Video shows US soldiers surrendering before fatal shooting in Jordan

AMMAN (NYTIMES) - Newly released video of the killing of three US Special Forces soldiers in November at the gate of a military base in Jordan shows that the episode, which was initially explained as a split-second mistake by a Jordanian guard firing on Americans who failed to stop, was actually a six-minute gun battle where Americans crouched behind barriers and repeatedly waved their hands in surrender as the gunman closed in and killed them.

The footage, which was made public on Monday (July 24) by the Jordanian military, contradicts statements Jordanian officials initially made saying that the Americans had failed to stop at the gate, or that the accidental discharge of a US weapon sparked the shooting.

The video makes it clear that the gunman, Ma'arik al-Tawayha, a Jordanian air force sergeant, deliberately fired at two of the soldiers.

Al-Tawayha, who was wounded in the gunfight, was sentenced last week to life in prison for the killing of Staff Sgt Matthew C Lewellen, 27, of Kirksville, Missouri; Staff Sgt Kevin J McEnroe, 30, of Tucson, Arizona; and Staff Sgt James F Moriarty, 27, of Kerrville, Texas.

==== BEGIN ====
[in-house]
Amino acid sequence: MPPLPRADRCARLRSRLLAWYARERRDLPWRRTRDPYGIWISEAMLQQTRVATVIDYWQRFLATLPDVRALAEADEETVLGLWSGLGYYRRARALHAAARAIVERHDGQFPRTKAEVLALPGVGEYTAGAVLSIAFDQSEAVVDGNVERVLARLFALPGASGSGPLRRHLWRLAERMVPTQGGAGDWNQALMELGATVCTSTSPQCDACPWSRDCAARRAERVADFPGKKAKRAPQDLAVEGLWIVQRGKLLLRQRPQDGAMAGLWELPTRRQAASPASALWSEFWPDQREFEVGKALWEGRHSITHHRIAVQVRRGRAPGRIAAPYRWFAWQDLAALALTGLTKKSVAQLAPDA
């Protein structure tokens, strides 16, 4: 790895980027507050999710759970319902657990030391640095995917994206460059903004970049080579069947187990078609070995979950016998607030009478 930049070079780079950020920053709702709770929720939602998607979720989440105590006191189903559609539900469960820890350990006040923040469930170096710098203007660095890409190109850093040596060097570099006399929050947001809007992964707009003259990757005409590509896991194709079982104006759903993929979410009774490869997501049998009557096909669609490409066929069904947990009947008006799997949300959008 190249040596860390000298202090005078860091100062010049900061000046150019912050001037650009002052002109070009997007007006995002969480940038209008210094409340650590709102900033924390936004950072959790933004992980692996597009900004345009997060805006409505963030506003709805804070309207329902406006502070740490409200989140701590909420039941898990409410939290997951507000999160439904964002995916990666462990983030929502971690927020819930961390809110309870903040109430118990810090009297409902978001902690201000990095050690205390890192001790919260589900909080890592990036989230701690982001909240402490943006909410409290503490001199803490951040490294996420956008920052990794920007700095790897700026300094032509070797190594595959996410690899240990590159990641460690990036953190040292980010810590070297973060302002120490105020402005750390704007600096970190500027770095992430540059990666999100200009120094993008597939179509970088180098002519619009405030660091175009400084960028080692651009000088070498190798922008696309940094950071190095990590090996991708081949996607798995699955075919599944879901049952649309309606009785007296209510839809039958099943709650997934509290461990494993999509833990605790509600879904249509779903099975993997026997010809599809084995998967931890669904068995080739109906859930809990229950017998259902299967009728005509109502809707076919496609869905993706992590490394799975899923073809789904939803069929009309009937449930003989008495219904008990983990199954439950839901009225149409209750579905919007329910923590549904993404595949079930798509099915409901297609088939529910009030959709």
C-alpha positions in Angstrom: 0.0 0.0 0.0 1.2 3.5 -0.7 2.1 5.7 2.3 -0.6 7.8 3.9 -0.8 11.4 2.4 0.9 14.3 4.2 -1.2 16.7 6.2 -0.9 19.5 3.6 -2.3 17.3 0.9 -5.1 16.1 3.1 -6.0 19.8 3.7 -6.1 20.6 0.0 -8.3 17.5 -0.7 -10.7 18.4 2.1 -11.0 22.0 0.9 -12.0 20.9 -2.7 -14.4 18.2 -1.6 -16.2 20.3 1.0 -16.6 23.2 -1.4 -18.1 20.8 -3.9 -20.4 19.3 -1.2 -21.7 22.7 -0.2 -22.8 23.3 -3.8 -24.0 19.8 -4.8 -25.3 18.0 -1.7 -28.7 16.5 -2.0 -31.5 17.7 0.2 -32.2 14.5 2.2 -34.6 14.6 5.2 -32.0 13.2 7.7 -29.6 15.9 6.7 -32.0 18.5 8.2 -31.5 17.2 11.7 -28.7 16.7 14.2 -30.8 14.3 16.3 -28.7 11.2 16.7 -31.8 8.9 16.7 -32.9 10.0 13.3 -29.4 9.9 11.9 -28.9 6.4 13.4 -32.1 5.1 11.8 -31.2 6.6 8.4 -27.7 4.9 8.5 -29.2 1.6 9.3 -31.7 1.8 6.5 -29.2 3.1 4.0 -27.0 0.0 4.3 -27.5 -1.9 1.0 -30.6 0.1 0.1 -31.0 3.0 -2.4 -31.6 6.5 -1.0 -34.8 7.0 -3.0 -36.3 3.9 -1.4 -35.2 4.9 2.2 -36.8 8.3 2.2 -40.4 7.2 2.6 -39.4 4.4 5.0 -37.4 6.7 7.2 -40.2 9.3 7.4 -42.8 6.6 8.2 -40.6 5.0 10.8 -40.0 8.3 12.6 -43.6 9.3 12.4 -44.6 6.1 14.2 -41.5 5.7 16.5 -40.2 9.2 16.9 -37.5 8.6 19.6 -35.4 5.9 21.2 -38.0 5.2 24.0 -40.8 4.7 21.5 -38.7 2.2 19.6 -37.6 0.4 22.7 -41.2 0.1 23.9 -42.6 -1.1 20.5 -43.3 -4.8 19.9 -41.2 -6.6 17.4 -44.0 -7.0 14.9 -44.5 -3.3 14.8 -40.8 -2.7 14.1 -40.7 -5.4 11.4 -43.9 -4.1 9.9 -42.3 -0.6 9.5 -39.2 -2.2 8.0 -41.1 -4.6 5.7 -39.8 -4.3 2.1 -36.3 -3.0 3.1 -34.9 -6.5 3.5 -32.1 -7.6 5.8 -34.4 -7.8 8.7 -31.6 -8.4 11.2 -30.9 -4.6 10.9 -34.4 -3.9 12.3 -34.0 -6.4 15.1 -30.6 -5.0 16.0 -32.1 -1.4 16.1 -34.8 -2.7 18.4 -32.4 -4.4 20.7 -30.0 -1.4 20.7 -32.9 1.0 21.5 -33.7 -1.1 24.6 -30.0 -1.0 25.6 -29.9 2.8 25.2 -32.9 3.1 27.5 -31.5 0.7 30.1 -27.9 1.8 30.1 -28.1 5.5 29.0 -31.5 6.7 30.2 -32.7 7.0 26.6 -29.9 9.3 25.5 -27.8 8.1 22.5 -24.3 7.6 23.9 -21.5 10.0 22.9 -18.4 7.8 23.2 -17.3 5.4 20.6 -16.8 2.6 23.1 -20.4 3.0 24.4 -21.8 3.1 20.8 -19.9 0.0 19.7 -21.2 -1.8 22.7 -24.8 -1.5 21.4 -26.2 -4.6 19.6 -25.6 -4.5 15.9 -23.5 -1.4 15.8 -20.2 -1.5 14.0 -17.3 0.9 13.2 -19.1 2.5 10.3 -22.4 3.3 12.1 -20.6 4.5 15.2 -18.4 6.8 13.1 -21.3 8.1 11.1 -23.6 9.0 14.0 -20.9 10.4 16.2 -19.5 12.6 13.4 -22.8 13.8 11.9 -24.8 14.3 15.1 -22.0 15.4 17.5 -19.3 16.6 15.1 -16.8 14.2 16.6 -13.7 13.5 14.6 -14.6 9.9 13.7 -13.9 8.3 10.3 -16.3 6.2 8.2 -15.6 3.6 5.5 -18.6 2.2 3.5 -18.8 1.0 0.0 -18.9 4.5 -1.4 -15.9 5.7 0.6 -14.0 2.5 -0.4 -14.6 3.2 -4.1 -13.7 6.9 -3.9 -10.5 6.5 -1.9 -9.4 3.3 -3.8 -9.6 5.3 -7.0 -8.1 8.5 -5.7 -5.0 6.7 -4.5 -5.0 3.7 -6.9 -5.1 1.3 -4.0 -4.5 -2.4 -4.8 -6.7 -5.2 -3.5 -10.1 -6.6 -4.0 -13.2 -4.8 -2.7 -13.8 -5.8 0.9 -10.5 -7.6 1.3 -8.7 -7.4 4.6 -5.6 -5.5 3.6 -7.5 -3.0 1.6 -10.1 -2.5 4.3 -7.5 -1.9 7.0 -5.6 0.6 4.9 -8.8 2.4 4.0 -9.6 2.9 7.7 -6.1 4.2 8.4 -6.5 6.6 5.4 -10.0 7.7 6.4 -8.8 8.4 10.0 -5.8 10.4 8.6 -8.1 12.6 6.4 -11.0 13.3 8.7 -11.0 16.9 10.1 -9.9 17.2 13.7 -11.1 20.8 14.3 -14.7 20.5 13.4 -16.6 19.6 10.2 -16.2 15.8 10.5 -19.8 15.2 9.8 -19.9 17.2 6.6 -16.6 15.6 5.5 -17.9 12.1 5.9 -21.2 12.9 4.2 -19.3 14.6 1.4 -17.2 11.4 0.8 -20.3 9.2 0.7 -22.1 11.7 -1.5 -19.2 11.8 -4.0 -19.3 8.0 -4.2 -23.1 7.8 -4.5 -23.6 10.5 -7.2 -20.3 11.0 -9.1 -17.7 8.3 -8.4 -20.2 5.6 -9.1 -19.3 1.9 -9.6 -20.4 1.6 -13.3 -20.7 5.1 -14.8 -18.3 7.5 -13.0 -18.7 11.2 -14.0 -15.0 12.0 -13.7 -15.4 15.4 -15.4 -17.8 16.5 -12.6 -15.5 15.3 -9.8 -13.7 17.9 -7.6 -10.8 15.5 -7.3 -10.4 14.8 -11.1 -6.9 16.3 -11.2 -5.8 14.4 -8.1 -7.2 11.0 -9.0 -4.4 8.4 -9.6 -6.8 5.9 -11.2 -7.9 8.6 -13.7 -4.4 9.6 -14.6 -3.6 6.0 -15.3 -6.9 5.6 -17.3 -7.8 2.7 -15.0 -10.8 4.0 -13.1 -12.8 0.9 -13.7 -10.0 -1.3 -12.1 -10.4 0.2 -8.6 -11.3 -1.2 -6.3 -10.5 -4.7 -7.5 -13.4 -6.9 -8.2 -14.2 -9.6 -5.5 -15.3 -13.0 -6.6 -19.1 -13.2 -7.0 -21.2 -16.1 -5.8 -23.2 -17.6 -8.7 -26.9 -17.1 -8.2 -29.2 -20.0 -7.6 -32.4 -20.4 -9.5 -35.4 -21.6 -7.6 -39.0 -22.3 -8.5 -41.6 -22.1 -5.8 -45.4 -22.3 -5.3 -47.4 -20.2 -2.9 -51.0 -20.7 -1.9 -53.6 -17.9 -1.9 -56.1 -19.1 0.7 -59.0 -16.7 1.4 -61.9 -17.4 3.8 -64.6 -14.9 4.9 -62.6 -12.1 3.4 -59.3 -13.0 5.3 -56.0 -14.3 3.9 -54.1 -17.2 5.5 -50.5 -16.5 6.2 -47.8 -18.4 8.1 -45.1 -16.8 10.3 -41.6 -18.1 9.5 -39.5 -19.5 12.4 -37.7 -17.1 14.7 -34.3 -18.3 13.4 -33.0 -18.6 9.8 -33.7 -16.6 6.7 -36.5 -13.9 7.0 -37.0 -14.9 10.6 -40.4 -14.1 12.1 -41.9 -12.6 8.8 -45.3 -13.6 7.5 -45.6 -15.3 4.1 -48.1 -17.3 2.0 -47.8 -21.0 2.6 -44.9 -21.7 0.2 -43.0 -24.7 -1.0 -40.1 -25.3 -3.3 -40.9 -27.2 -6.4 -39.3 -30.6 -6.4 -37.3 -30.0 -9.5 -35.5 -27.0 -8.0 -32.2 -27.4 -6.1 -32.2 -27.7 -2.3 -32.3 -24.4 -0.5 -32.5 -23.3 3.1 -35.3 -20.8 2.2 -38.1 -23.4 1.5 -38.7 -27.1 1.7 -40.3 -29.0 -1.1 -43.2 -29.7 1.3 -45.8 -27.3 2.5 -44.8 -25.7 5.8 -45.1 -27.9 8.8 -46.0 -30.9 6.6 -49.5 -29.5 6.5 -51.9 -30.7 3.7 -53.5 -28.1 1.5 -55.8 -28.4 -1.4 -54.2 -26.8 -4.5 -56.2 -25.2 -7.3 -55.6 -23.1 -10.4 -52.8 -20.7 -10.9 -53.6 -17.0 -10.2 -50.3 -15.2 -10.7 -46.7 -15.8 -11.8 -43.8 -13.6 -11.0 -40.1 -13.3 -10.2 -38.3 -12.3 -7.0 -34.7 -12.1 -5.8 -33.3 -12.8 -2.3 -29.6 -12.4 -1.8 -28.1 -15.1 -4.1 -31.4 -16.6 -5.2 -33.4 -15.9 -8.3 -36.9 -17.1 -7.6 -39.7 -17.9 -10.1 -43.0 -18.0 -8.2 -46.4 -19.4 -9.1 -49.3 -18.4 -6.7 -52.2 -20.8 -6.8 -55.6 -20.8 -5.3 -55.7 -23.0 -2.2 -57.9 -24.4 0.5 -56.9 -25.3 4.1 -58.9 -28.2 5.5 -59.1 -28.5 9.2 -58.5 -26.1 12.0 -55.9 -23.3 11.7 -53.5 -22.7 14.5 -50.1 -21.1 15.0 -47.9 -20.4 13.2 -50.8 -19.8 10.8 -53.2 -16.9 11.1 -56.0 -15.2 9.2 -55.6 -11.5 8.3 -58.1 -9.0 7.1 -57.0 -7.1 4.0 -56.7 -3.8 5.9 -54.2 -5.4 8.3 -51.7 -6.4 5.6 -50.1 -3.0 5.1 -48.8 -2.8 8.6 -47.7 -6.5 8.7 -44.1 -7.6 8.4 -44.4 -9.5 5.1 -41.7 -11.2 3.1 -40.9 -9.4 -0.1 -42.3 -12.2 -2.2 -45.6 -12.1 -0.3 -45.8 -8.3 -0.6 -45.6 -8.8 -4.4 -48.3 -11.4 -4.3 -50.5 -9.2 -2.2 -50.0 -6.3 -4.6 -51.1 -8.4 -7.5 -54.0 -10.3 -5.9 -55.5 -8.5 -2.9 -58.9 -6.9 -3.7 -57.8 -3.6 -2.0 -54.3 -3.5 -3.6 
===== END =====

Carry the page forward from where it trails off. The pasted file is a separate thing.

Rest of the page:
The verdict sparked street protests among members of al-Tawayha's influential tribe, the Howeitat, who said he had acted within the rules of engagement and was being punished to placate a powerful ally. According to the Jordanian news media, the authorities responded with arrests and what the tribe says were intentional Internet blackouts to limit spread of news of the protests, but the tribe has continued to press for a new trial.

Mr James R. Moriarty, a Houston lawyer and father of Moriarty, said on Monday that he was briefed by the FBI, which told him the video was released by Jordanian authorities to defuse protests and keep al-Tawayha from being extolled as a martyr.

"Jordan tried to minimise this, saying it was the Americans' fault, and now it has come back to haunt them," Mr Moriarty said.

It remained unclear whether the video would appease those in Jordan who felt al-Tawayha had been wrongfully convicted.

The case has baffled investigators from both countries, who have not found any indications that al-Tawayha had extremist views that would have led him to kill Americans.